- Billionaire Tesla CEO Elon Musk is buying Twitter for $44 billion.
- The purchase has become the latest battleground in America's ongoing culture wars.
- Republican politicians have seen spikes in new followers, while Democrats have seen major drops, which Twitter confirmed as "organic."
On Wednesday, "#LiberalMeltdown" was trending on Twitter — the latest sign that billionaire Tesla CEO Elon Musk's $44 billion purchase of the social media giant is the new battleground in America's ongoing culture wars.
There's even data to back it up: Several major Republican politicians have seen huge follower increases, while follower counts dropped dramatically for some Democratic politicians, NBC News first reported.
Former President Barack Obama, for instance, lost over 300,000 followers following the news of Musk's purchase, while former President Donald Trump's son Donald Trump Jr. gained nearly 90,000 in one day — a huge spike over his account's normal follower growth. Rep. Marjorie Taylor Greene also saw a major spike in new followers on her official account (her personal account remains banned).
Twitter confirmed to NBC News that the user fluctuations were "organic" changes that "appear to largely be a result of an increase in new account creation and deactivation." In other words: A bunch of people quit Twitter, and a bunch of new accounts were created.
The fluctuations are most impactful to "high-profile" accounts, Twitter said, and they appear to be along politically and culturally divided lines.
Musician Katy Perry, who campaigned for Democratic presidential candidate Hillary Clinton in 2016 and performed at the 2021 inaugural celebration for President Joe Biden, saw a major dropoff of over 200,000 followers.
Some Republican politicians are citing the user fluctuations as proof of their claims that social media companies censor their speech and artificially deprecate their accounts.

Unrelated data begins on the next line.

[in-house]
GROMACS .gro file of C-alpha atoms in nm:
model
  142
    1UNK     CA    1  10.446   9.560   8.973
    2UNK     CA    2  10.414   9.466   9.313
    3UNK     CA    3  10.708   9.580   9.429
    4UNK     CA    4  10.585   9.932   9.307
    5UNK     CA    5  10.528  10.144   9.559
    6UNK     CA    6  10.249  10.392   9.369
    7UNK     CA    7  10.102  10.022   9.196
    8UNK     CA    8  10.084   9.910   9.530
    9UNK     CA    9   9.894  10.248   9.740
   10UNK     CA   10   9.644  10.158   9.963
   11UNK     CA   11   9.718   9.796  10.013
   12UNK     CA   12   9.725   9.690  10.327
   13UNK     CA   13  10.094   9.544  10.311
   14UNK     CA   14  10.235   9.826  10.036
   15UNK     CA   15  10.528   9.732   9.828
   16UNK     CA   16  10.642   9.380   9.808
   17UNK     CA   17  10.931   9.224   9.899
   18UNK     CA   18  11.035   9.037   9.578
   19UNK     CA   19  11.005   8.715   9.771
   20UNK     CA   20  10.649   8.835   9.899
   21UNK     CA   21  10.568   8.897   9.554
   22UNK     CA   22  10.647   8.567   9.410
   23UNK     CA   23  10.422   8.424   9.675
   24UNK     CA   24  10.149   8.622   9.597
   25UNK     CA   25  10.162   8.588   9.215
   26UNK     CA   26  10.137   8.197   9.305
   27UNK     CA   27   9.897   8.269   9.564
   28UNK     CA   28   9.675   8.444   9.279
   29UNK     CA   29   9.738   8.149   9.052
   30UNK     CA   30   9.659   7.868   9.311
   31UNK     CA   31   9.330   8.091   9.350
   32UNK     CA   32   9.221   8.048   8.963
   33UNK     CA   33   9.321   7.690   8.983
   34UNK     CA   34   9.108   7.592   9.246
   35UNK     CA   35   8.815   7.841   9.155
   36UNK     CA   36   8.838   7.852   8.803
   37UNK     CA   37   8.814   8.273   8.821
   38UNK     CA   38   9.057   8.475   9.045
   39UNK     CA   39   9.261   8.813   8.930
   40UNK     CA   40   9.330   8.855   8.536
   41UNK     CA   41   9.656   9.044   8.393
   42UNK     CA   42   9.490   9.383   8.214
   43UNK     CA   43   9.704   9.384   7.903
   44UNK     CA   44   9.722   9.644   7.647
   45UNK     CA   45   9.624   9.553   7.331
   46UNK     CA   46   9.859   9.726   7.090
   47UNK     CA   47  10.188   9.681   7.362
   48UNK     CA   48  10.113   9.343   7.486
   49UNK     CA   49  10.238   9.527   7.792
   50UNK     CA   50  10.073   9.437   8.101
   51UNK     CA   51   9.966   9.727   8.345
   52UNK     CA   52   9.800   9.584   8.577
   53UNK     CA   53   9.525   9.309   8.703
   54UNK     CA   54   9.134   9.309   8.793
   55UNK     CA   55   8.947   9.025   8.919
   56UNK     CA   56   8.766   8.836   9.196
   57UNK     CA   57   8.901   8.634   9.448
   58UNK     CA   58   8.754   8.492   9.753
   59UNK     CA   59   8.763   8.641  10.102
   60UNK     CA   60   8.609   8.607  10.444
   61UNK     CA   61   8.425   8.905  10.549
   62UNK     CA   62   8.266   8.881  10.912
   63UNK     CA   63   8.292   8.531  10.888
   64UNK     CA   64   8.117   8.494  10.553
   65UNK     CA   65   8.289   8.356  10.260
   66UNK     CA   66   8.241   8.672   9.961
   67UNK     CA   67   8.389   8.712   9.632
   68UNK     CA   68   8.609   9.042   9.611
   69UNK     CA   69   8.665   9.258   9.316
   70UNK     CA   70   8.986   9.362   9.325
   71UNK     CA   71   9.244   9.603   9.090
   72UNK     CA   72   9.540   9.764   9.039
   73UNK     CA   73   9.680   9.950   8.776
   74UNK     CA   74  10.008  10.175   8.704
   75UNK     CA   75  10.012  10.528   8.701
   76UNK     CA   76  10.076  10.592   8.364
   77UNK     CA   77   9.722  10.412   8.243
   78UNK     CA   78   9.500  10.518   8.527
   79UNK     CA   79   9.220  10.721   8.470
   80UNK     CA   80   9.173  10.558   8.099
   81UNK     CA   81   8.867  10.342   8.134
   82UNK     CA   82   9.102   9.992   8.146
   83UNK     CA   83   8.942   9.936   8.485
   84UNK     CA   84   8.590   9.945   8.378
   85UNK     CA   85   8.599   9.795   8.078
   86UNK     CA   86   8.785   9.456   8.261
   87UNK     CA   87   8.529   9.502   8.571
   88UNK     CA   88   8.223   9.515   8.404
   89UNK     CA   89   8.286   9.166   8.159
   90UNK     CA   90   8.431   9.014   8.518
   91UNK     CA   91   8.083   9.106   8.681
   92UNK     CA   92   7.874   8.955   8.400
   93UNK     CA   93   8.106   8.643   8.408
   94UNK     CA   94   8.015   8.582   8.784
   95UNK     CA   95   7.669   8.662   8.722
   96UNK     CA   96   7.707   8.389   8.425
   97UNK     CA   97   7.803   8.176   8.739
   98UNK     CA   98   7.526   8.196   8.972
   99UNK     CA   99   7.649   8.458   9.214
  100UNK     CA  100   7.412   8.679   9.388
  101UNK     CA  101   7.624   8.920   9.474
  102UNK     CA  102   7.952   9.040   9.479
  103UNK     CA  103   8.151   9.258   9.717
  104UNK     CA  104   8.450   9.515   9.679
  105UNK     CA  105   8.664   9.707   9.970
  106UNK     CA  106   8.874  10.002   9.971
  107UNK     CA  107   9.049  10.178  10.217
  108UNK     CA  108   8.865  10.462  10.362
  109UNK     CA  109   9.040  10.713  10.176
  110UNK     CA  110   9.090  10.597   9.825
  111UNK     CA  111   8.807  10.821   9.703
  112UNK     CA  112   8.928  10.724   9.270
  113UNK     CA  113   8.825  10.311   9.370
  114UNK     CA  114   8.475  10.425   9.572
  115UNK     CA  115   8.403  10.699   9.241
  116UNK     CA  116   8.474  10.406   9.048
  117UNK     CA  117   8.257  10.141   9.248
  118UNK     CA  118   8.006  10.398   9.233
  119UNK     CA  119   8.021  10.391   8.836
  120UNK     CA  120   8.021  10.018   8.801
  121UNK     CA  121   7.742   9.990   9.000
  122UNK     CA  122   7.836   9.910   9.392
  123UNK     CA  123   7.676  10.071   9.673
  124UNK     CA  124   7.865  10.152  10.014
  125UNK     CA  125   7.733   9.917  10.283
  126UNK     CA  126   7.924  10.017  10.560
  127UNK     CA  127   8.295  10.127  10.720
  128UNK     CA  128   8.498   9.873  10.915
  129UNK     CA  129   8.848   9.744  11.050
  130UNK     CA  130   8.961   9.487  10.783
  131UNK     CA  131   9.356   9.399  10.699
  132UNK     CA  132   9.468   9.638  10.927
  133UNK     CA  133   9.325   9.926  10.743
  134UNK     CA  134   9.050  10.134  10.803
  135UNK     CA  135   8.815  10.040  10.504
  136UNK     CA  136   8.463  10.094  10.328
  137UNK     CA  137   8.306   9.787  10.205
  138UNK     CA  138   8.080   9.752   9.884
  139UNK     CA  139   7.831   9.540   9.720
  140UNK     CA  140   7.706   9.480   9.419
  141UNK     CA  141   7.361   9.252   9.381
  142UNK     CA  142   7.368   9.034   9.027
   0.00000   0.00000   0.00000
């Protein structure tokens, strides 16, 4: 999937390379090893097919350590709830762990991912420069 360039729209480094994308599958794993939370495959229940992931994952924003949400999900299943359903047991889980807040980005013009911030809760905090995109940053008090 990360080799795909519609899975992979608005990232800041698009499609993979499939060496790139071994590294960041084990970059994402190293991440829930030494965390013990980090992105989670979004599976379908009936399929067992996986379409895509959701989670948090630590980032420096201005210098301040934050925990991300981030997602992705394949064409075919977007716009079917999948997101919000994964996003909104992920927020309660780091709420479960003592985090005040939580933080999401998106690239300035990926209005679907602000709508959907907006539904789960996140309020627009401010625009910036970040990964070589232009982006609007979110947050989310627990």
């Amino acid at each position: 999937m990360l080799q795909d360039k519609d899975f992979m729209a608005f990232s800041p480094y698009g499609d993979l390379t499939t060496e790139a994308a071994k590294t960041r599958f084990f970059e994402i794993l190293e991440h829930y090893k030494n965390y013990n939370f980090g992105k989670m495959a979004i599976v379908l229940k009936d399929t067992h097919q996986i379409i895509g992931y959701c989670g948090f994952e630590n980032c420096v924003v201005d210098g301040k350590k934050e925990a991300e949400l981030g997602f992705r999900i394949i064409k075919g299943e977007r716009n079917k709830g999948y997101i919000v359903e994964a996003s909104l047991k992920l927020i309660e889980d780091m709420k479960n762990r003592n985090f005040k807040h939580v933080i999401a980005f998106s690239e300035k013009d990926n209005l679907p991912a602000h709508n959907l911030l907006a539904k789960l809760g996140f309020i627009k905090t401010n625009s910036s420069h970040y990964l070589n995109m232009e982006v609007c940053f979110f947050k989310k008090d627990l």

"It really is something how conservative accounts are getting massive follower increases today," Rep. Matt Gaetz said.
On his "Firebrand with Matt Gaetz" podcast on Tuesday, Gaetz went into more detail. "I've noticed an uptick in the last 48 hours," he said of his follower count. "I think the shadow-ban clasp may be coming off."
The term "shadow ban" originates from a time where internet communities primarily existed in individual, isolated web forums. Rather than outright ban a user, a forum moderator would "shadow" ban them. They could read posts, and even make their own as usual, but nobody else in the community could see their posts or even know that they tried to say something.
Former President Trump has claimed for years that Twitter and other social media services use shadow bans to censor Republicans.
A shift to the right?
Twitter's user base appears to be shifting politically to the right as a result of the news that Elon Musk is buying the company.
This is no doubt due to Musk's stance on free speech.
Musk has repeatedly called himself a "free speech absolutist," and was critical of Twitter's decision to ban former President Trump's account due to the attempted insurrection on January 6, 2021.
Musk clarified what that will mean for Twitter this week.
"By 'free speech,' I simply mean that which matches the law," he said. "I am against censorship that goes far beyond the law. If people want less free speech, they will ask government to pass laws to that effect. Therefore, going beyond the law is contrary to the will of the people."
Gaetz echoed Musk's sentiment in his podcast this week.
"Really what we stand for is free speech," he said. "I believe in an America that's strong enough to face disinformation without the Twitter overlords being the arbiters of truth."
On the flipside, Democrats have repeatedly argued that social-media companies should do more to moderate disinformation, misinformation, hate speech, and language that calls for violence.
In a recent speech at Stanford on disinformation, former President Barack Obama called out these issues directly.
"Search and social media platforms aren't just our window into the internet; they serve as our primary source of news and information," he said. "No one tells us that the window is blurred, subject to unseen distortions and subtle manipulations. All we see is a constant feed of content where useful factual information and happy diversions...flow alongside lies, conspiracy theories, junk science, quackery, white supremacist, racist tracts, [and] misogynist screeds."
In the days since the acquisition was announced, Musk has used his Twitter account to speak about his company SpaceX, to highlight that Twitter is second to Trump's Truth Social app on the iPhone App Store, and to amplify criticism from far-right personalities about current Twitter executives.
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